Tag Archives: around the world in 80 Dolphies

AW80D: Moscow, Russia

After a long hiatus from his world travels, during which he enjoyed the beautiful Seattle summer, Dolphie is visiting Moscow, the capital of Russia. For almost 1,000 years, this city on the banks of the Moskva River (from which its name is derived), has served, on and off, as a political and power center in the area we now call Russia.

Dosphie & St. Basil's Cathedral

Here, Dolphie is visiting The Cathedral of Vasily the Blessed, also known as St. Basil’s Cathedral. The cathedral was built in the mid-16th century in honor of the capture of Kazan and Astrakhan. (Doesn’t that sound just a bit like something from a Harry Potter book? Harry Potter and the Capture of Astrakhan! On a tangent here, many made-up words and names in English fantasy novels are based on other languages. For example, J.R.R. Tolkien drew inspiration for one of his Elven languages from Finnish. Perhaps J.K. Rowling looked to Slavic languages for some of her names.)

(Two things: 1 – AW80D stands for Around the World in 80 Dolphies, wherein we follow the international adventures of Dolphie, mascot of Shoreline Community College; 2 – Credit where credit’s due, so thanks Wikipedia, and if you’d like to see where I got my information, just click the links.)

AW80D: London Part 2

All the Pretty Houses London is truly one of the world’s great cities. Its history reaches back about 6,500 years, and today is a center of the arts, global finance, fashion, education—almost everything. It is remarkably diverse, home to people representing countries all around the earth.

A city that draws cultures of the world to it? Where you can experience not only local customs and food, but also those from scores of other countries? That sounds like a great place for a study abroad program.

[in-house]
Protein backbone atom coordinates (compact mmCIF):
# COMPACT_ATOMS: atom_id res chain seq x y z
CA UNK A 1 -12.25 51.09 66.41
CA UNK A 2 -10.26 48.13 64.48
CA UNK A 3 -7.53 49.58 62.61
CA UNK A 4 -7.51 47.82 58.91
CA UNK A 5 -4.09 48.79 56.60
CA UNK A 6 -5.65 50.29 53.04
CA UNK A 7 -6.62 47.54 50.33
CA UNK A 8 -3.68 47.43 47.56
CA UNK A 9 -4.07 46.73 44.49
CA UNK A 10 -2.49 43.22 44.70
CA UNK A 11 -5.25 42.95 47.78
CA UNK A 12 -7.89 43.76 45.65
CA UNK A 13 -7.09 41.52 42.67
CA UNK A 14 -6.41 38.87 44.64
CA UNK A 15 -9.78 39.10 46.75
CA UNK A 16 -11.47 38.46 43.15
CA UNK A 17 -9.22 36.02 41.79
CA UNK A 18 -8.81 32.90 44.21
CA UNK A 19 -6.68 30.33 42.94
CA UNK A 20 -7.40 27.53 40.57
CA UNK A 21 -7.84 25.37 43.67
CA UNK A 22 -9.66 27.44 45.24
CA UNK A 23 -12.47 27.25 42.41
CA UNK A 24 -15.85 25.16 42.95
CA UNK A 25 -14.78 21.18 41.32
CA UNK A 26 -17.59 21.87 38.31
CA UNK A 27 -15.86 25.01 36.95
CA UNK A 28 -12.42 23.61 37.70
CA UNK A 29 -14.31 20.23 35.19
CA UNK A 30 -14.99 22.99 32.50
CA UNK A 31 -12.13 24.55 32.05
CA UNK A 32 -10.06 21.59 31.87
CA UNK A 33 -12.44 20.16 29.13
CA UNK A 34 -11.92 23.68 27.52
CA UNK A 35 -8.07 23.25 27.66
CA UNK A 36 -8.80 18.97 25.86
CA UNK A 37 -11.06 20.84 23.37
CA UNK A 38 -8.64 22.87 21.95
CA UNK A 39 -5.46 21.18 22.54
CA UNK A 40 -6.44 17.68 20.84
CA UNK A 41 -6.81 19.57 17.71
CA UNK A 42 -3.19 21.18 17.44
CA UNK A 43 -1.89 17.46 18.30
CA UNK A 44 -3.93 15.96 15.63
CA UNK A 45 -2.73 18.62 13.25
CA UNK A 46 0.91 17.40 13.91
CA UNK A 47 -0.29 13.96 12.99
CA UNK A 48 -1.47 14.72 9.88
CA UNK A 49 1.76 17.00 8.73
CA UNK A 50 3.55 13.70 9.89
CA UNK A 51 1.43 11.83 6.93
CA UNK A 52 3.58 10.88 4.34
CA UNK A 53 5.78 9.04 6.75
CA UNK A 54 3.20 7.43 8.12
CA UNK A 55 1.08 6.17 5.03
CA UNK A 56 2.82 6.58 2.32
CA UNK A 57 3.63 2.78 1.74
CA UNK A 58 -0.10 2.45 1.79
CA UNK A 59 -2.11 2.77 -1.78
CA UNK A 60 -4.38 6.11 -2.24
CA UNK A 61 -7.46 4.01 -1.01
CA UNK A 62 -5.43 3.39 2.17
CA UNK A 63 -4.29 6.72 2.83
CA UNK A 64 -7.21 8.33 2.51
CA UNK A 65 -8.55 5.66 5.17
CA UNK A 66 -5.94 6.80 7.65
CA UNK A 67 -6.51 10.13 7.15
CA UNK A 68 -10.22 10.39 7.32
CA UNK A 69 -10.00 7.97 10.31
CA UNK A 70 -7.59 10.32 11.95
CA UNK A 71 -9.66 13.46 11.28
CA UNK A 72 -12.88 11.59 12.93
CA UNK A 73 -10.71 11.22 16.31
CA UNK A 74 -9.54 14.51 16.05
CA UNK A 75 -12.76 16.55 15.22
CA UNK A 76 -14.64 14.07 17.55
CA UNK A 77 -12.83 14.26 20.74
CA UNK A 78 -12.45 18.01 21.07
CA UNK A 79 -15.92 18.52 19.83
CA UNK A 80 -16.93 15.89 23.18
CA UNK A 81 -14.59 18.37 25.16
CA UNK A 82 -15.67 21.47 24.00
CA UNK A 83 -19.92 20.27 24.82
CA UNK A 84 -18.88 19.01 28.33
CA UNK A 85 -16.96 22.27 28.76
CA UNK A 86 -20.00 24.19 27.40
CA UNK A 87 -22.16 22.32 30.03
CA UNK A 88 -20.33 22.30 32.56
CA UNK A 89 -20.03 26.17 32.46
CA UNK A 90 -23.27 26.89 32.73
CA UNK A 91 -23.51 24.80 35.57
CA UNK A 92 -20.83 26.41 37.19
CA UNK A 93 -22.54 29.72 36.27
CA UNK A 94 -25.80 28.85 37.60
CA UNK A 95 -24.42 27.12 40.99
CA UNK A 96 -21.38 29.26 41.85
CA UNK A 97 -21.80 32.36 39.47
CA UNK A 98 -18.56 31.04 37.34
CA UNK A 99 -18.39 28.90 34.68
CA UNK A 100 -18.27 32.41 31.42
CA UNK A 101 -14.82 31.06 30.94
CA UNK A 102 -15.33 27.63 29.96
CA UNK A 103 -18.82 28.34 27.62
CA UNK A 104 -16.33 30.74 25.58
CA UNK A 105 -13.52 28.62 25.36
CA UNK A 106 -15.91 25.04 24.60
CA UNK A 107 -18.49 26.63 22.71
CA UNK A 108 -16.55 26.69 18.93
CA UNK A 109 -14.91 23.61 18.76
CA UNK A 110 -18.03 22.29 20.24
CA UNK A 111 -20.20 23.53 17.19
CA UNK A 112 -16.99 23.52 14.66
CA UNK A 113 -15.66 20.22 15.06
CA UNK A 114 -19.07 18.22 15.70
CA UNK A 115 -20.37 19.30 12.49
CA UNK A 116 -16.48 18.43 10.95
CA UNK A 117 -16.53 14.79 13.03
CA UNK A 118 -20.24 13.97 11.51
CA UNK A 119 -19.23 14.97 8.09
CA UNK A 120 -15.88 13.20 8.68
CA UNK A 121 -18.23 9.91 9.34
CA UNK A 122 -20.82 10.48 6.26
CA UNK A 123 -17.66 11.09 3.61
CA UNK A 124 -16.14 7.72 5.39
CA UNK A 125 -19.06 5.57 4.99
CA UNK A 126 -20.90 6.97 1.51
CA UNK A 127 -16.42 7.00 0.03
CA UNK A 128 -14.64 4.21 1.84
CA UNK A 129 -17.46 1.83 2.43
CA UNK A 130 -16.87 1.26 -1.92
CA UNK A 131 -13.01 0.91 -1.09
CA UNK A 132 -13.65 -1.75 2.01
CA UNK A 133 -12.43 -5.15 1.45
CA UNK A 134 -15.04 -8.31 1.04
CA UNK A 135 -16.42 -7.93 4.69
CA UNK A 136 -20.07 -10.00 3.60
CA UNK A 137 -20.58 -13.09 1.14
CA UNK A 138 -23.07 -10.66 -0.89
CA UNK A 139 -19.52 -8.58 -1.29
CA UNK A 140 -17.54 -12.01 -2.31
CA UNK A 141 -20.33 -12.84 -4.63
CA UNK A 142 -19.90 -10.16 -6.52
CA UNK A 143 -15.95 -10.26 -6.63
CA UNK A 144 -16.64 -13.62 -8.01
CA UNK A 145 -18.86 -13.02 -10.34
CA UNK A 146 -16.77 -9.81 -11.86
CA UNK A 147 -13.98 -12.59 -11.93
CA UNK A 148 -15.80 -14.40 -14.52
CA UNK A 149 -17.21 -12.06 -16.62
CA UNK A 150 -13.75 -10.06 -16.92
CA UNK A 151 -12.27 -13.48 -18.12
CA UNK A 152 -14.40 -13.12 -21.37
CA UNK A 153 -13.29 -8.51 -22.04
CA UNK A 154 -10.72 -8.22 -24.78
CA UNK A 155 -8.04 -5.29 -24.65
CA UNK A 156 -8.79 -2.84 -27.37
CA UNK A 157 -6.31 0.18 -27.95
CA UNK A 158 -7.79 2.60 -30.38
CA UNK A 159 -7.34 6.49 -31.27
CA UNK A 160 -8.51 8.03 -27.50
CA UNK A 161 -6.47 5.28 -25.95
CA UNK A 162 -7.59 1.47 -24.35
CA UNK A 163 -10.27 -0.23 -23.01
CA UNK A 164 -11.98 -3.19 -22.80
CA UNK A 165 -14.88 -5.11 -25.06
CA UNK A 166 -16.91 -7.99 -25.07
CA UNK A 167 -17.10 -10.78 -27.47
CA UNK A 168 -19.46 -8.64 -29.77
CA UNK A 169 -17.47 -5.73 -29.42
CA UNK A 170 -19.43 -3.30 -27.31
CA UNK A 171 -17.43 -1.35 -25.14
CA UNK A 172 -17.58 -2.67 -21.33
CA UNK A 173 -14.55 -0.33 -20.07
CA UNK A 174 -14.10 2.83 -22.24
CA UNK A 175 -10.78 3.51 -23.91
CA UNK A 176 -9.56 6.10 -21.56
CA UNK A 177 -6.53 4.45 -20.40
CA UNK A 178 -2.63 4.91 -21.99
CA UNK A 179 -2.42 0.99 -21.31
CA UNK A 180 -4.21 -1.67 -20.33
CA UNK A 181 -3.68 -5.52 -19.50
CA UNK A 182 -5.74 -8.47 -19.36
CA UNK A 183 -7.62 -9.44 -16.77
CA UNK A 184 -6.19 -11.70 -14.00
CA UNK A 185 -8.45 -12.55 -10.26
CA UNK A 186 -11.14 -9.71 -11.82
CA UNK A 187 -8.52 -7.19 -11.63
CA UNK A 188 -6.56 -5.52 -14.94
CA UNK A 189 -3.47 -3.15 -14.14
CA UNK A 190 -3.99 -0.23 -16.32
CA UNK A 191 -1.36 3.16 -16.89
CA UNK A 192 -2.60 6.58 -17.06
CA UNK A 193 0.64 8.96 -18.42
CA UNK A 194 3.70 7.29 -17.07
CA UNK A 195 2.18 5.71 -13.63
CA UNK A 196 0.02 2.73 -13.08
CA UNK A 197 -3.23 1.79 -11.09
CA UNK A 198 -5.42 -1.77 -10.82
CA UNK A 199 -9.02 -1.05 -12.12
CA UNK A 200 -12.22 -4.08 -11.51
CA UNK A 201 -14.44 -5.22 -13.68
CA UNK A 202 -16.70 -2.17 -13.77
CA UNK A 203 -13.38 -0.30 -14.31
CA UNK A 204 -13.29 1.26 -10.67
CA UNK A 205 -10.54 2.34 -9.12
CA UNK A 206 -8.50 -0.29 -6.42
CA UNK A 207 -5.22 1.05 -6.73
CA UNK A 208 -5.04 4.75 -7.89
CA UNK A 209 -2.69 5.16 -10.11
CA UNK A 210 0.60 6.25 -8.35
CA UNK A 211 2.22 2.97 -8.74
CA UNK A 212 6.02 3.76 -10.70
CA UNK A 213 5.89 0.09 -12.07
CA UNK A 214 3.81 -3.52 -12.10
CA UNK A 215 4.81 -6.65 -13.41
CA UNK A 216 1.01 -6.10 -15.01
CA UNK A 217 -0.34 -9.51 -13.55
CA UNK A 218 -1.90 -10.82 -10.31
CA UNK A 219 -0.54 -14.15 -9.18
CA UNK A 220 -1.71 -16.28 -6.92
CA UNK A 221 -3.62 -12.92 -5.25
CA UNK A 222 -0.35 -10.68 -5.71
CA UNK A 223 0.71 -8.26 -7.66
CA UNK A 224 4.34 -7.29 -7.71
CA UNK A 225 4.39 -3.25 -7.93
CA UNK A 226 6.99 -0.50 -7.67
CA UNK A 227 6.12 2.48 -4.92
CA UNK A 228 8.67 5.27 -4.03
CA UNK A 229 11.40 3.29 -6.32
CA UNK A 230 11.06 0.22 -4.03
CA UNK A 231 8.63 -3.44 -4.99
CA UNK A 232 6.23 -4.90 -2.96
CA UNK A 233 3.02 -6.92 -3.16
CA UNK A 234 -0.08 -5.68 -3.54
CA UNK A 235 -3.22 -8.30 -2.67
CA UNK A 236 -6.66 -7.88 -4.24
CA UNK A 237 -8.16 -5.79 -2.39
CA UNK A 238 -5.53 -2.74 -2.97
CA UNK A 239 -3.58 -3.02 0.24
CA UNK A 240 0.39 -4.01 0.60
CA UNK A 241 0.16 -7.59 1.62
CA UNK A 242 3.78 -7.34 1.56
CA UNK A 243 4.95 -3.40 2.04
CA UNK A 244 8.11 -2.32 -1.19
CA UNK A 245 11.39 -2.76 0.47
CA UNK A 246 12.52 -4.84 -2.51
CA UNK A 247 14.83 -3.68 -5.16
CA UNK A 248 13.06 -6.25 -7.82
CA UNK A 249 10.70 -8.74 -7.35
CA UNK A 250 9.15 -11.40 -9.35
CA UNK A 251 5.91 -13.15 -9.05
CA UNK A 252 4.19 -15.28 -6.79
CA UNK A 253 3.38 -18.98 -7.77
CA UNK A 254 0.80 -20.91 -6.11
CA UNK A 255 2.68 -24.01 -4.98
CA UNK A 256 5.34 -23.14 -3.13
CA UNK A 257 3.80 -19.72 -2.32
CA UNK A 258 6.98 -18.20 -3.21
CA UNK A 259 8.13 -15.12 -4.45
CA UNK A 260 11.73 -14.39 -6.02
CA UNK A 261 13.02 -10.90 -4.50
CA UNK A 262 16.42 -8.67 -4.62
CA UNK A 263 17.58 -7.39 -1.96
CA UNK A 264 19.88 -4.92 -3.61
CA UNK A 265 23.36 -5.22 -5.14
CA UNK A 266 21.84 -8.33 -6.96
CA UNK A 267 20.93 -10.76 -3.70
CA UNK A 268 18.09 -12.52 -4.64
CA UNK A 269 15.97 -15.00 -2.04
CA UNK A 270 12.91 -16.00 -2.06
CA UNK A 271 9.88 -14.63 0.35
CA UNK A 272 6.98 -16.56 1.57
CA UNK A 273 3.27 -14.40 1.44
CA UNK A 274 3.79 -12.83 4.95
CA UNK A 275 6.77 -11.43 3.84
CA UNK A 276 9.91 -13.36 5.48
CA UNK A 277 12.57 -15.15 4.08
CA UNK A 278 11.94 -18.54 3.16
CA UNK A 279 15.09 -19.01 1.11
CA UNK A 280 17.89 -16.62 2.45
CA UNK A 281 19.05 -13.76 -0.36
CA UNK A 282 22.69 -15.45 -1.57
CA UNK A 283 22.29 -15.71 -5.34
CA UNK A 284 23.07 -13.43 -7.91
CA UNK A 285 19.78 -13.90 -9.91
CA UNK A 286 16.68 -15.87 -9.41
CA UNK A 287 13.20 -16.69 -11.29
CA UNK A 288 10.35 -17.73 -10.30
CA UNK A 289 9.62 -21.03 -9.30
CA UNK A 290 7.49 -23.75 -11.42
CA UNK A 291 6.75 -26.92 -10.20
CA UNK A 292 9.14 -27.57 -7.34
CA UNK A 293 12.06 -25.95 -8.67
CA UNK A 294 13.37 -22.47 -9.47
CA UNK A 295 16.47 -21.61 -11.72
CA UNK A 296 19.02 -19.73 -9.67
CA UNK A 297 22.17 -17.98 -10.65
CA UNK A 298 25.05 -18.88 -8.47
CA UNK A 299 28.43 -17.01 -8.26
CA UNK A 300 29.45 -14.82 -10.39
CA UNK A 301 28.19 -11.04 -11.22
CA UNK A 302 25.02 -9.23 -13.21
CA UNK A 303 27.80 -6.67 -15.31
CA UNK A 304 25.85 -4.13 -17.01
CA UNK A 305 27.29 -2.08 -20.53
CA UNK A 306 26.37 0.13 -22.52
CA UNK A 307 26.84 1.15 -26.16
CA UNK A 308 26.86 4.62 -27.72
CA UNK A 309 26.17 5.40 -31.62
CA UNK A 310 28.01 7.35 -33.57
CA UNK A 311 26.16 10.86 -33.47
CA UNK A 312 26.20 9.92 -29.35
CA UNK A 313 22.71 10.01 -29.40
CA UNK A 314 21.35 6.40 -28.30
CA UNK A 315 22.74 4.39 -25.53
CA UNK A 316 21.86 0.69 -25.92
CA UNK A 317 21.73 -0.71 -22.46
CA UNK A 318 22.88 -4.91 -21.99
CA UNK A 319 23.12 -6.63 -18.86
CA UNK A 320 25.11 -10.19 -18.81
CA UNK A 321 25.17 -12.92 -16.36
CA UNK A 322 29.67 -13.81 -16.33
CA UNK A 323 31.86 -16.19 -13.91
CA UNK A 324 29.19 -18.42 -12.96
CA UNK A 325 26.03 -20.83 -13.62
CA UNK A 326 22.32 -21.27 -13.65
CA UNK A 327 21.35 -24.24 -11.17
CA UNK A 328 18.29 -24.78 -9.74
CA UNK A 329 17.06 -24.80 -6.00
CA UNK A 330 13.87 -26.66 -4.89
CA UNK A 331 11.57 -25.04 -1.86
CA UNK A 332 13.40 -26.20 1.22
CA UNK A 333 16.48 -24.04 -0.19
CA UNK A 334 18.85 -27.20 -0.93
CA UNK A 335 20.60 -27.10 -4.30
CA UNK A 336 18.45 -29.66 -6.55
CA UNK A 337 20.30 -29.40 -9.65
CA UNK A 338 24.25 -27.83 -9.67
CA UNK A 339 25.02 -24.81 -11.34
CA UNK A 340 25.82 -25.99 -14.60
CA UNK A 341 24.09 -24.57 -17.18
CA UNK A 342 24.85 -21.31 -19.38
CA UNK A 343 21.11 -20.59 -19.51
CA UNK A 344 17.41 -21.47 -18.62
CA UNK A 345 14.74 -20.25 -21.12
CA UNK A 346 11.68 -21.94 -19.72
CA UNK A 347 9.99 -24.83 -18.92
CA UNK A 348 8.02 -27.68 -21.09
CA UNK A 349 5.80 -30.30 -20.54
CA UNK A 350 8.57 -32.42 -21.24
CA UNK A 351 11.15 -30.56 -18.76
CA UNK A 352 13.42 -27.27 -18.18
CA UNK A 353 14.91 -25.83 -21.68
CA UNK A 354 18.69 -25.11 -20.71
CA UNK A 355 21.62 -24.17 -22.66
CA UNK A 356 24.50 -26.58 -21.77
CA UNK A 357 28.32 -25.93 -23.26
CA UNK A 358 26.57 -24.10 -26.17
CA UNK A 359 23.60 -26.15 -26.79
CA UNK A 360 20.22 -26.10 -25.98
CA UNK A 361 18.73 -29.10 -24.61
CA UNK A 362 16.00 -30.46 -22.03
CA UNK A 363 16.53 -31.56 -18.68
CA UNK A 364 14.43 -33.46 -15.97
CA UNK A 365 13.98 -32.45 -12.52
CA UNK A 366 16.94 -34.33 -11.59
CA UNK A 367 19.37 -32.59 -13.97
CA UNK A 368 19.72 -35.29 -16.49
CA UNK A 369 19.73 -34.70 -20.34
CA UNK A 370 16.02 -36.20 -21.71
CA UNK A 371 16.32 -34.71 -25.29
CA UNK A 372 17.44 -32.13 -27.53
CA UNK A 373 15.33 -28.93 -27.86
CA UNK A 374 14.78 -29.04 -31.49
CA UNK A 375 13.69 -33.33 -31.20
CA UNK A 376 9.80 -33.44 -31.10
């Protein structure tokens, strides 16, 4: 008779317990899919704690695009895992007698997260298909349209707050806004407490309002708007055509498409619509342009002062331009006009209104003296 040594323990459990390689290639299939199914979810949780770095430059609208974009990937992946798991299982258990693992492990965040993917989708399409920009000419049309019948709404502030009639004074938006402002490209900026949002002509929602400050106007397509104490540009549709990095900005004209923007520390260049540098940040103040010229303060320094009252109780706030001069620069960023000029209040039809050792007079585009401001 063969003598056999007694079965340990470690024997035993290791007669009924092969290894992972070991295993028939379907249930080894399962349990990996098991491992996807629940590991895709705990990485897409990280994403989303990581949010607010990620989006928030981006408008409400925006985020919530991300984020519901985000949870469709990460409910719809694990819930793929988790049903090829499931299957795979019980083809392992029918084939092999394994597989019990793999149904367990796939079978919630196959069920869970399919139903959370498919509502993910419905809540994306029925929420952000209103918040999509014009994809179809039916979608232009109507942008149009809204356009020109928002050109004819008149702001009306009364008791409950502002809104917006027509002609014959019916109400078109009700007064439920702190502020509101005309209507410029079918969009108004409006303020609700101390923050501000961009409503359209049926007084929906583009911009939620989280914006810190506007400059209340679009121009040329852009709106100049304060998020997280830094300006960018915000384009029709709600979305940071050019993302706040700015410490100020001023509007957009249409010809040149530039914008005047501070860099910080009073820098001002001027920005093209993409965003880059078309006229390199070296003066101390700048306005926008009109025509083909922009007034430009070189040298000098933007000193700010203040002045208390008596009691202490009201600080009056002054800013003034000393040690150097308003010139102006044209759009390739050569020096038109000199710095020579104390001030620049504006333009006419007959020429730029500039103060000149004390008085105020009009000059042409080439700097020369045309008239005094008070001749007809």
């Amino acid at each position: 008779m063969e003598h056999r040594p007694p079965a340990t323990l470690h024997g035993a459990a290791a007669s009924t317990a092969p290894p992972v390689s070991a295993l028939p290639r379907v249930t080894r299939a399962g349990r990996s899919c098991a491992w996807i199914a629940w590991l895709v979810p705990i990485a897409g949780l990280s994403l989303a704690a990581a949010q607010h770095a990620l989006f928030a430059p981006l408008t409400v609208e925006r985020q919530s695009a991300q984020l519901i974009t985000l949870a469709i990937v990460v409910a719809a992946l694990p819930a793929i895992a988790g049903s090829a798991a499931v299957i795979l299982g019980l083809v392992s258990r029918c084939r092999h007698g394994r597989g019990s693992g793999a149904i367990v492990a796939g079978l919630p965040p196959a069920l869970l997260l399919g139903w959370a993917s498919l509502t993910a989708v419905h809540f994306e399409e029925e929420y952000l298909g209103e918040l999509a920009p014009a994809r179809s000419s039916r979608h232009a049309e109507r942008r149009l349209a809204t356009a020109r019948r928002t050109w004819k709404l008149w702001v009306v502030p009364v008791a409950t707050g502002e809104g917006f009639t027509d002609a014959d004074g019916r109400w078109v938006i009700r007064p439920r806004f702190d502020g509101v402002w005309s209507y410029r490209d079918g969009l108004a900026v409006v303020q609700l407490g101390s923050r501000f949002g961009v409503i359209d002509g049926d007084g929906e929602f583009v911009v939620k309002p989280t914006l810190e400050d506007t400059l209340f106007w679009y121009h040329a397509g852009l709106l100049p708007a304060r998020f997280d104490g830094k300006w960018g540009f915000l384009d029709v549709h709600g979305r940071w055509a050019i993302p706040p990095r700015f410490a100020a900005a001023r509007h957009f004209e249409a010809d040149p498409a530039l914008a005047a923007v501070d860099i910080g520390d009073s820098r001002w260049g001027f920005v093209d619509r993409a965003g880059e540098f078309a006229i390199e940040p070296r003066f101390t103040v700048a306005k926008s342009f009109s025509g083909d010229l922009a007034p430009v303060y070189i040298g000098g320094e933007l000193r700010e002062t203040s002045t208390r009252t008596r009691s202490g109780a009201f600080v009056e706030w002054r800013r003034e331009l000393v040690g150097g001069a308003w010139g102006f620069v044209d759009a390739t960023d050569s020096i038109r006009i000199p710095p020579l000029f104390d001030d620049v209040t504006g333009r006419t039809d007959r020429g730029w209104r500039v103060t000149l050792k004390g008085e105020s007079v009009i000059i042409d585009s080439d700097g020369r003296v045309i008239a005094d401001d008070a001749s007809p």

And that’s exactly why, every other year, Shoreline sends students there. This past fall quarter, two Shoreline students were there. Your next opportunity to follow in Dolphie’s footsteps will be fall quarter 2016. It’s never too early to start planning for your study abroad adventures (especially if you want scholarships): if you’re interested, contact us at studyabroad@shoreline.edu!

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(Two things: 1 – AW80D stands for Around the World in 80 Dolphies, wherein we follow the international adventures of Dolphie, mascot of Shoreline Community College; 2 – Credit where credit’s due, so thanks Wikipedia, and if you’d like to see where I got my information, just click the links.)

Croatia: Game of Thrones Edition

By Bracodbk (Own work) [CC BY-SA 3.0 (http://creativecommons.org/licenses/by-sa/3.0) or GFDL (http://www.gnu.org/copyleft/fdl.html)], via Wikimedia Commons

By Bracodbk (Own work) [CC BY-SA 3.0 (http://creativecommons.org/licenses/by-sa/3.0) or GFDL (http://www.gnu.org/copyleft/fdl.html)%5D, via Wikimedia Commons

Anybody remember this picture from our AW80D post on Croatia? Or do you perhaps remember it from somewhere else… maybe something you saw on Sunday night?